Employee Engagement and the Role Leadership Plays
Employee engagement is a familiar topic to most anyone involved in leadership, whether you manage a small team or run a large corporation. Engagement is hugely important for any type of organization because it is ultimately your people that comprise who you are as a company. If your team is not adequately engaged, it becomes very difficult to represent your brand or your business in the manner that you prefer. As an example, you can represent yourself as the most customer-focused company on the planet, but if your customer service rep who answers the phone is not feeling particularly “customer- focused” when the phone rings, the person on the other side of the call probably isn’t going to be experiencing your brand in the manner that you intended.
Now, many people much smarter than me have spent significant time and energy defining employee engagement, developing tools to measure it and building action plans to help improve it. There are also very large consulting organizations built around helping other large corporations manage their employee engagement efforts. However, in my simple view, employee engagement really comes down to how much passion each individual employee embodies in representing the company they work for, every day.
Communication is Important, but is it Enough?
One of the most important factors in any relationship, business or personal, is communication. As leaders, it is hugely important that we communicate our vision, our mission, our values and even our policies to our employees so that they know exactly who we are as a company, and what we expect. Unfortunately, defining and communicating all of these is not nearly enough to drive employee engagement. No, engagement is driven more by actions than words.
Ultimately, I believe the things leaders typically never hear about within their organizations impact employee engagement more than the high-level vision and cultural statements they espouse. What do I mean by “things they never hear about”? As a leader of an organization, the larger the entity, the more layers that it has and the higher you sit within the structure will directly impact how much you actually know about the details of what is really going on within that organization. In other words, the further you are from the people who actually do the work, the less likely you are to know what things are truly affecting those people and their engagement.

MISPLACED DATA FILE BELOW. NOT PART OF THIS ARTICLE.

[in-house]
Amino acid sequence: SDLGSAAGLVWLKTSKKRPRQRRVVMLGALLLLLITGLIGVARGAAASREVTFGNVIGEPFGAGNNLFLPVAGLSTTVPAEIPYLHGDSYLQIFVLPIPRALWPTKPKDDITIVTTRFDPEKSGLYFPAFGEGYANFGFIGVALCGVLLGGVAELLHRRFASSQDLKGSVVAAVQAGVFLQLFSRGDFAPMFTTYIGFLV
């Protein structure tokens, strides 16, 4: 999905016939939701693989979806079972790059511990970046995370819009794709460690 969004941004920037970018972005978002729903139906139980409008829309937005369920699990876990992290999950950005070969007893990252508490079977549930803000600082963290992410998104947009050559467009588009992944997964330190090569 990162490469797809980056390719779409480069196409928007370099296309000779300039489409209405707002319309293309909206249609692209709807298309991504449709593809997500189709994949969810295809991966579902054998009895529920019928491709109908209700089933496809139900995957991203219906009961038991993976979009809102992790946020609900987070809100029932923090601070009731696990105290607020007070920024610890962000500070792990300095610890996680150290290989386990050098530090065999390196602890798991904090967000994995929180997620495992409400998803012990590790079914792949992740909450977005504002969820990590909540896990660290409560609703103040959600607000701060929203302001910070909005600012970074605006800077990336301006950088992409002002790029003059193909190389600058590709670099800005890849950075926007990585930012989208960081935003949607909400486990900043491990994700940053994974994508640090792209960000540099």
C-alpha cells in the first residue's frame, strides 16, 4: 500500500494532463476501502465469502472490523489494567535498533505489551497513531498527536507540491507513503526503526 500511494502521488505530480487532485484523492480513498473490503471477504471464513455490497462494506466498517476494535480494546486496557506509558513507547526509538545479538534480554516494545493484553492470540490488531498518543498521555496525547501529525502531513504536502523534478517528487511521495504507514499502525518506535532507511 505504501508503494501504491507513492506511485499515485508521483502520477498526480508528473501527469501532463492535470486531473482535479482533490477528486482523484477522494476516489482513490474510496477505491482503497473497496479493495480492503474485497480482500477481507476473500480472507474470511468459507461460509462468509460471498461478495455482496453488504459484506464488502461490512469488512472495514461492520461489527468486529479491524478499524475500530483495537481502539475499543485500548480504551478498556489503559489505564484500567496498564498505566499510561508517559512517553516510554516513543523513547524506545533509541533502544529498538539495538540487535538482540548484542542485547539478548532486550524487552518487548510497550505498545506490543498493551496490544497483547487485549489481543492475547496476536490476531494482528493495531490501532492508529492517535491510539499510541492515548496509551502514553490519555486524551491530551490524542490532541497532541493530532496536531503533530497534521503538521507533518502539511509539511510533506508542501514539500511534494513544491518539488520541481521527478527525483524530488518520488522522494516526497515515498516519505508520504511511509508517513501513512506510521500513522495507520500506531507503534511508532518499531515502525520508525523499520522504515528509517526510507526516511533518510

Frequently, it is the seemingly small, under the radar frustrations that people experience every day that have the most impact on their engagement. The cumulative effect over time can have lasting impact if not resolved.
Real Life Engagement Crushing Examples
- The mid-level manager who micro-manages their team and never acknowledges anyone’s work, but is quick to take credit for team success
- Valueless inefficient processes that do not support the greater good, but suck up time and energy simply because “it’s the way we’ve always done it” or “this is what the Director wants”
- The people on “in-house retirement” who never appear to do, produce or respond to anything, but have been around for years
- The workaholic leader who expects everyone to be workaholics like them, even though they will tell you they do not. Actions speak louder than words…stop sending emails on Sunday morning